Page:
Reetz: The question is what you take that to mean. If multiculturalism means living together as opposed to just next to each other, then it probably has a chance. People of different cultures and religions living together shouldn't cause exclusion or delineation between groups. Today more than in the past there is a recognition that living together means common consciousness and mutual respect. Cooperation and communication are important. And the right to be different is just as legitimate as the right to belong.

SPIEGEL: Is there a secular "Euro-Islam"?

Reetz: There is definitely an adaptation process on the part of individual Muslims as well as whole communities. But that doesn't preclude diversity. While some think more in terms of preserving their traditions, others want to better adapt to life on German terms by practicing their religion in German. So the term "Euro-Islam" is just a catchword that actually describes several very different processes. Some take it to mean that religious Muslims should concentrate their activities on Europe, rather than on outside authorities. Others want it to mean tendencies toward secularization. Religious Muslims often resist this term, because they are afraid it will be used to separate them from their religion.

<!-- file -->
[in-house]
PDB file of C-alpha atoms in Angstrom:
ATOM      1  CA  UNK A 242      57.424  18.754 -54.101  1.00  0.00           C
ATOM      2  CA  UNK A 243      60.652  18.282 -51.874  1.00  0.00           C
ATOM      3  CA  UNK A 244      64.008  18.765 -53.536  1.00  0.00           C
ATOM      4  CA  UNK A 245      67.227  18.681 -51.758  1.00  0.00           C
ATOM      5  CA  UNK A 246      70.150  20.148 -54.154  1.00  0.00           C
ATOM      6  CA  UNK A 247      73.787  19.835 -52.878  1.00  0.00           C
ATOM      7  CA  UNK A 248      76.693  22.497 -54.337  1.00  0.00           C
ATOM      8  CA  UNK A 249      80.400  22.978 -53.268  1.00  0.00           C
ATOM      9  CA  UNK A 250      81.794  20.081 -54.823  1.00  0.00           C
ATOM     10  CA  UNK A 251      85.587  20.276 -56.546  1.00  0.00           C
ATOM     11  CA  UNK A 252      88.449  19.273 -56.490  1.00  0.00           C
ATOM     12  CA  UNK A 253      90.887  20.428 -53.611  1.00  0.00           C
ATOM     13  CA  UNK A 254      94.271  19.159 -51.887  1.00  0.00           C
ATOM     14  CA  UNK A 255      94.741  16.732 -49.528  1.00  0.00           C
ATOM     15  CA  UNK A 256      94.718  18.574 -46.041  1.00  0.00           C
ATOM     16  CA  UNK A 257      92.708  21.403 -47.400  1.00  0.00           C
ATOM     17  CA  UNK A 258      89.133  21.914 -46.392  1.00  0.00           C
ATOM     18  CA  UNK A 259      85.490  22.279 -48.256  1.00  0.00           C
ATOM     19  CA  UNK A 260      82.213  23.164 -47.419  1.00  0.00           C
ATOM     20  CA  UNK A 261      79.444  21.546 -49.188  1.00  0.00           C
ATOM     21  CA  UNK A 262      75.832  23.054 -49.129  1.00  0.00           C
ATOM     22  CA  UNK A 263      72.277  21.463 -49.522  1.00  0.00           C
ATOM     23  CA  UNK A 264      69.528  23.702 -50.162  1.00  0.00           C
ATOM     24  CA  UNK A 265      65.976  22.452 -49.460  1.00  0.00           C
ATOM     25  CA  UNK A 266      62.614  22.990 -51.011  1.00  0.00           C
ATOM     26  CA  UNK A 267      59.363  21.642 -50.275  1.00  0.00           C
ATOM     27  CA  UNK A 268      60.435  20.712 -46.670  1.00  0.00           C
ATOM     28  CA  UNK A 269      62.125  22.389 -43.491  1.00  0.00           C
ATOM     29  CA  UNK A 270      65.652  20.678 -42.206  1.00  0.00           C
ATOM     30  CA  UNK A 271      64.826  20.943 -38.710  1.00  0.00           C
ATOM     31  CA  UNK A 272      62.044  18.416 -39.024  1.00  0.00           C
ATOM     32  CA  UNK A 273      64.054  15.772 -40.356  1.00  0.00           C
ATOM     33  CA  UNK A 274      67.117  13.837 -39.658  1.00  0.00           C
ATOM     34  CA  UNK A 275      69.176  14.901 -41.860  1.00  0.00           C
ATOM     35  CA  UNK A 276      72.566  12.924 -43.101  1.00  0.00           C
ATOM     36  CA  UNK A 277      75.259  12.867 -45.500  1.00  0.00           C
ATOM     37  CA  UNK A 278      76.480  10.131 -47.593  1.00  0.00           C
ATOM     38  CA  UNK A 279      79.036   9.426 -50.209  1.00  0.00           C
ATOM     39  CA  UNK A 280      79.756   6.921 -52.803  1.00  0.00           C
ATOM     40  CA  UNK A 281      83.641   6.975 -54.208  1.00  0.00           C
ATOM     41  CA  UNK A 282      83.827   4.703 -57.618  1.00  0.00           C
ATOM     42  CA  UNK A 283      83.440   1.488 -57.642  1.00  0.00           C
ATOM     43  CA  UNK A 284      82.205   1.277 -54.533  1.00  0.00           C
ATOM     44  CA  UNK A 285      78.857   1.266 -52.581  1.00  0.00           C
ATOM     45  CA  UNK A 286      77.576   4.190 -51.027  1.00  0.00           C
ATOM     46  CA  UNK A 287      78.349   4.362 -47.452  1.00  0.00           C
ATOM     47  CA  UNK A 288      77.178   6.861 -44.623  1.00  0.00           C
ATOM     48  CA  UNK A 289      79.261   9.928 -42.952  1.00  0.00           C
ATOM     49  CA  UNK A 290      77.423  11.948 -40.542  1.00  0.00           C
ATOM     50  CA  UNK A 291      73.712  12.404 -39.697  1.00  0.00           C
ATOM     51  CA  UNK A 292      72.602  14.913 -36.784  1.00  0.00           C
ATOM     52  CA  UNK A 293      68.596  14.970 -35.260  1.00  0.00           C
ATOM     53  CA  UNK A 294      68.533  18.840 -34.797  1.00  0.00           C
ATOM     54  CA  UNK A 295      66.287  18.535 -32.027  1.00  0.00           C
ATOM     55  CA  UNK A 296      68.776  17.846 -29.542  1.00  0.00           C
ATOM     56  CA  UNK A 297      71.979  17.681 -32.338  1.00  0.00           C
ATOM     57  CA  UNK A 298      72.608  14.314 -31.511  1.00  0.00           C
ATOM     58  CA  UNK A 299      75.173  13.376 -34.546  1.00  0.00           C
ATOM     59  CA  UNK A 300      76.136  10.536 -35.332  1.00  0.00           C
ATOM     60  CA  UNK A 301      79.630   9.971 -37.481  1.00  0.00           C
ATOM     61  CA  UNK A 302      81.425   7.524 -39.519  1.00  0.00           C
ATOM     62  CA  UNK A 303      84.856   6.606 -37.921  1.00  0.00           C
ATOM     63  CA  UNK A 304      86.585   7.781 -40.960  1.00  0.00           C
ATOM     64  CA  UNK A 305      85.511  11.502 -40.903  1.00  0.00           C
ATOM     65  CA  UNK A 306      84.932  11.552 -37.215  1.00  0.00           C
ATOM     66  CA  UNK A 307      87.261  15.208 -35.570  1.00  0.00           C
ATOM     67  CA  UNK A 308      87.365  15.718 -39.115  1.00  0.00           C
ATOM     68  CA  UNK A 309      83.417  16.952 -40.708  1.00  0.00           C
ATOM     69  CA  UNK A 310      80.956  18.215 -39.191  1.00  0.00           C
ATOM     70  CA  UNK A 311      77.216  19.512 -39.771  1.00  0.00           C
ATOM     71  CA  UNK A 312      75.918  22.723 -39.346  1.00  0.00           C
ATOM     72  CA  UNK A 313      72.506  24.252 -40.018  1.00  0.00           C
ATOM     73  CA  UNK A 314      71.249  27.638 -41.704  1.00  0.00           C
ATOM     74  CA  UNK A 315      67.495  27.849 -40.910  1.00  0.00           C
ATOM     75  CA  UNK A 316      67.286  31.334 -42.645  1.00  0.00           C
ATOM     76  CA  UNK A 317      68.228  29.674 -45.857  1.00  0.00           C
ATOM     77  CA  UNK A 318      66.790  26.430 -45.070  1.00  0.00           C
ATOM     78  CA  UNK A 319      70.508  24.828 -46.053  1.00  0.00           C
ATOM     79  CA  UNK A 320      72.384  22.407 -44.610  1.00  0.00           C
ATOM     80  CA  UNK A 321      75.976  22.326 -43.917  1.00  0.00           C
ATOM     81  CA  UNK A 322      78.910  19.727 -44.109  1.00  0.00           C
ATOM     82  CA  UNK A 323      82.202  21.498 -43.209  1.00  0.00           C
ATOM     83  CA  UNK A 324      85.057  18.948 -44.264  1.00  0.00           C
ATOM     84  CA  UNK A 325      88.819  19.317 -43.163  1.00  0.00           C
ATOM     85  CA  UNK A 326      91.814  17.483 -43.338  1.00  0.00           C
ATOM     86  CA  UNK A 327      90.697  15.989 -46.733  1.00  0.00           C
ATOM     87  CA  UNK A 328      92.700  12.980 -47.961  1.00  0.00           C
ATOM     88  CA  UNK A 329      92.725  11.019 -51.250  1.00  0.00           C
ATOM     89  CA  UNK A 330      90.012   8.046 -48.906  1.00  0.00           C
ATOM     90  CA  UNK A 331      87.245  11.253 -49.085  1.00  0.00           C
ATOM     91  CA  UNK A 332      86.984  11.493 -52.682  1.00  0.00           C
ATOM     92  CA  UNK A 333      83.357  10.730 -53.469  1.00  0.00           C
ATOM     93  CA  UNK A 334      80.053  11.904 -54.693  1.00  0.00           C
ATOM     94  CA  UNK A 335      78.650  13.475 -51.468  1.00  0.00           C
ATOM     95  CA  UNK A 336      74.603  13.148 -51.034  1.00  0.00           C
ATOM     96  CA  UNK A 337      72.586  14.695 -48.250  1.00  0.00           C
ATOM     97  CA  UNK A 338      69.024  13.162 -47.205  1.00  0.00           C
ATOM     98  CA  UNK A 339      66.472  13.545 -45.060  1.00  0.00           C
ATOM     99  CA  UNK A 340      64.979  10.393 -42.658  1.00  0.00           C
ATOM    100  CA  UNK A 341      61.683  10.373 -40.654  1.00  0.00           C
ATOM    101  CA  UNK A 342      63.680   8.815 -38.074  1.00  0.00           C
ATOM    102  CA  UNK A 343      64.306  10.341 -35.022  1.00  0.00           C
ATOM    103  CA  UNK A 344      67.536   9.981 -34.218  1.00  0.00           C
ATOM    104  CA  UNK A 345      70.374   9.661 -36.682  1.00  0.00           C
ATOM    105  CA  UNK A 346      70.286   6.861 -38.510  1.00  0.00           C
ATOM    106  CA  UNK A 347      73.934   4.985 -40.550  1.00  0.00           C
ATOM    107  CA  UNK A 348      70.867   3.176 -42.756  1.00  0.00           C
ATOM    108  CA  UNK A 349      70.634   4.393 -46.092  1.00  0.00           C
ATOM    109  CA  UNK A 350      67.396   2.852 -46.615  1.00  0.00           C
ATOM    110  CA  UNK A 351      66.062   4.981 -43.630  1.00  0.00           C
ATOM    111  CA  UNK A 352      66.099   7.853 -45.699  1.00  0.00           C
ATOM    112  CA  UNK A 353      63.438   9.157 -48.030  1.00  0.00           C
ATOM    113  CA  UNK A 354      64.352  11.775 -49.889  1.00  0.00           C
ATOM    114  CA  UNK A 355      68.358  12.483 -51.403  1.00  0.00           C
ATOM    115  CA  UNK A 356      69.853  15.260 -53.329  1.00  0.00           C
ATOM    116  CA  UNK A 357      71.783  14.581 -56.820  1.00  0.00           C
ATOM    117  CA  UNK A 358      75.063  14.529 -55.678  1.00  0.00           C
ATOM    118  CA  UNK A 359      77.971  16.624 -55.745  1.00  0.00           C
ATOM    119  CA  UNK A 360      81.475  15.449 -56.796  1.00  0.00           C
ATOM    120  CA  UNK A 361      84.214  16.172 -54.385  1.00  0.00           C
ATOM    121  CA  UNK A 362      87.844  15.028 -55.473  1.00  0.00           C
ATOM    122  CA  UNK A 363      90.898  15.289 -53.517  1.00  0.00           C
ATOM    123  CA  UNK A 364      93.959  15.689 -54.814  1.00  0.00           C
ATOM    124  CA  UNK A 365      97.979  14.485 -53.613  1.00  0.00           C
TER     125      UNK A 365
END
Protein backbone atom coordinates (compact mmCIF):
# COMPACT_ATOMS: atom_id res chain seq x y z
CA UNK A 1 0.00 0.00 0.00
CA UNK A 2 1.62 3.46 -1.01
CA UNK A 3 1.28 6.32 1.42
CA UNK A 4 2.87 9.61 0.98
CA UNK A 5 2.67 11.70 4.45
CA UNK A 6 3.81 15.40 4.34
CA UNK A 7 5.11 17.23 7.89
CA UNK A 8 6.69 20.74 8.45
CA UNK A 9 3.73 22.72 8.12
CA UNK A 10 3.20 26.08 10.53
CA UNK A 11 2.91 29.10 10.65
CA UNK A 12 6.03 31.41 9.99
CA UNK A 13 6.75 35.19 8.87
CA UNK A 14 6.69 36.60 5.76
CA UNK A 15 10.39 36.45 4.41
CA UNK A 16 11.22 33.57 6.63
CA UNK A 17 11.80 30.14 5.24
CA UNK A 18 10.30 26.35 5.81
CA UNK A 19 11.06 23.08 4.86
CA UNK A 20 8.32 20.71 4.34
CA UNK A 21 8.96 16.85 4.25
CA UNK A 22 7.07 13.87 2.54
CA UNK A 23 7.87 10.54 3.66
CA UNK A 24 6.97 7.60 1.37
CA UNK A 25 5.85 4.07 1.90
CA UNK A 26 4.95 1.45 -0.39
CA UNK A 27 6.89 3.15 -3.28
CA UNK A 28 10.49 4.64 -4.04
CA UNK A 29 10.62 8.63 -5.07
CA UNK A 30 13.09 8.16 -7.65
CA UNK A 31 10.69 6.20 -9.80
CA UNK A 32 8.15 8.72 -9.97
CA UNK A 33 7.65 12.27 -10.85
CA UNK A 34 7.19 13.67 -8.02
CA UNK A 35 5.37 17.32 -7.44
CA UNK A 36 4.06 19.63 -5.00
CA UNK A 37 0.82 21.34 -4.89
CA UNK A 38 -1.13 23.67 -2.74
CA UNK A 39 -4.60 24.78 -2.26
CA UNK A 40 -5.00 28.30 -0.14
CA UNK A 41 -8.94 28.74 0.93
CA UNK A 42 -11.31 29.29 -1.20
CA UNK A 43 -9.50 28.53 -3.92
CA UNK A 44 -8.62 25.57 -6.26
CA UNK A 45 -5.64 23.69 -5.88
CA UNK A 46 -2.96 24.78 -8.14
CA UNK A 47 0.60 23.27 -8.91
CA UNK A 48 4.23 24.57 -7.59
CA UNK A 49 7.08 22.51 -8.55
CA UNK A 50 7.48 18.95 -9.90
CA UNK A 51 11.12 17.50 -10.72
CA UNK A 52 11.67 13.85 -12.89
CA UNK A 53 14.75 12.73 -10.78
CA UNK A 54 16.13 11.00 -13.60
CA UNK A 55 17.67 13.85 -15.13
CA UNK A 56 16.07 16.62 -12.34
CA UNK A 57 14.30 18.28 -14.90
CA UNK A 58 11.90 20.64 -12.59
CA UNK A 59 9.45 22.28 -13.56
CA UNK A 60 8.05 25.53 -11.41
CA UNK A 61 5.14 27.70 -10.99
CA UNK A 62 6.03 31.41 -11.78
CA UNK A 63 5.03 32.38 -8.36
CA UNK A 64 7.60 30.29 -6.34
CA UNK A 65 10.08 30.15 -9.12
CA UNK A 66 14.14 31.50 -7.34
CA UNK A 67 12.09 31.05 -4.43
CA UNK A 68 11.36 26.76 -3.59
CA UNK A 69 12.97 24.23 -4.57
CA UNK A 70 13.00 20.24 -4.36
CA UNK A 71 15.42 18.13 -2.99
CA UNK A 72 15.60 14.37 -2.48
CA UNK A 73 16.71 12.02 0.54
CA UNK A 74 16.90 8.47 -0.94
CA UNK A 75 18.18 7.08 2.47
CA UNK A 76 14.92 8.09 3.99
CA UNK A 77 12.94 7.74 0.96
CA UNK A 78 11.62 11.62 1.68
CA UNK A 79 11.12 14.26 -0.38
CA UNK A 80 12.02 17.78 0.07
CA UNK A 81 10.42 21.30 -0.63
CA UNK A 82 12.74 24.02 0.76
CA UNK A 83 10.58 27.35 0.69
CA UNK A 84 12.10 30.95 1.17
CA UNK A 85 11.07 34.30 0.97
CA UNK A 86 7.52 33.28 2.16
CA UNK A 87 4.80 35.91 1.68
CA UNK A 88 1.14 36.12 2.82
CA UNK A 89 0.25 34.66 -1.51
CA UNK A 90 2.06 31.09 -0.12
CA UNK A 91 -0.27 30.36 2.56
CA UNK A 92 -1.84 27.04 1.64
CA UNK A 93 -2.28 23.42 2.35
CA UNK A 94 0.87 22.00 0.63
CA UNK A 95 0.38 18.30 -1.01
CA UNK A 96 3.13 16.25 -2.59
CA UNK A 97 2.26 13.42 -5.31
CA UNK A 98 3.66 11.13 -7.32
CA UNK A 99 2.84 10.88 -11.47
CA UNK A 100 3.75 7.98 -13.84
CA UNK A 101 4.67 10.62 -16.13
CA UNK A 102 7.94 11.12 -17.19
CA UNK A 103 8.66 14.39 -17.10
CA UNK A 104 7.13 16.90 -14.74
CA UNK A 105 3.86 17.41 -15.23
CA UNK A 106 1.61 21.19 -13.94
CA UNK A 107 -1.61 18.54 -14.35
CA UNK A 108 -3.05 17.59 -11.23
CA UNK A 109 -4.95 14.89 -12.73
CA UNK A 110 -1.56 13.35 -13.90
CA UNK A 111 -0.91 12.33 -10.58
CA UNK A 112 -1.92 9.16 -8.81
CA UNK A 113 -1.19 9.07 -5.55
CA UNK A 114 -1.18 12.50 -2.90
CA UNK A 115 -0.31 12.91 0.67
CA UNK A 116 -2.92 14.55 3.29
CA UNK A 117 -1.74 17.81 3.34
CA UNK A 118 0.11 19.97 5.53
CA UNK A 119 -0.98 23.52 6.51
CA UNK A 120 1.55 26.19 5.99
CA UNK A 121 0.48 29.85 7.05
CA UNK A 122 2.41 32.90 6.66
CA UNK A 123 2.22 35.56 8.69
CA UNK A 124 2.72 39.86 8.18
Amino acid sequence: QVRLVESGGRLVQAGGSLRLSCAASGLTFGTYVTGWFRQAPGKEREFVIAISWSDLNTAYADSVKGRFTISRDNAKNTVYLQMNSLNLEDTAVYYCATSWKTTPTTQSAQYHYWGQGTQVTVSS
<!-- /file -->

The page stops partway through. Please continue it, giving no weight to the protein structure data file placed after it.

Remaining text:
SPIEGEL: Muslim critics such as Salman Rushdie themselves warn against Islamist tendencies. Are these warnings off the mark?

Reetz: In this case it has to do more with political than religious problems. It certainly is necessary to deal with tendencies toward Islamist radicalization. But in my opinion these don't represent the essence of Islam -- just as we can't reduce Islam to the extreme positions of certain Islamic theologians. To appoint ourselves judges of the differences within Islam won't help. These religious debates belong within a living tradition such as Islam, just as they belong in Christianity. It is a historical process that should be carried out by these groups themselves. The debate isn't a new one -- it only becomes problematic for us when someone tries to capitalize on it politically. When some groups become militant, it is mostly not because of religion, but political reasons: they want to bring certain political issues to the forefront, or certain leaders want to keep control over their followers.

SPIEGEL: You're counting on a resolution from within Islam?

Reetz: Islam is easier to deal with, the less you interfere. Attempts to reform from the outside only lead to strange developments, make things more complicated and get things even more mixed up with political problems. What is important is that everyone complies with the legal system, whether they are Muslims or non-Muslims, immigrants or have German ancestry. For me the keyword is mutual trust. Muslims must feel at home here -- and we must be willing to give them that feeling.

SPIEGEL: The population's fears are certainly very understandable in the face of real and existing Islamist terrorism.

Reetz: It is warranted and certainly also necessary to take on these fears and anxieties. But they should contribute to clarity and understanding, rather than to a further polarization when it comes to the topic of Islam and Muslims. That won't lead to a solution of the problem of a lack of integration, but only aggravate it.

SPIEGEL: Mr. Reetz, thank you for speaking with us.

Source: Spiegel (English)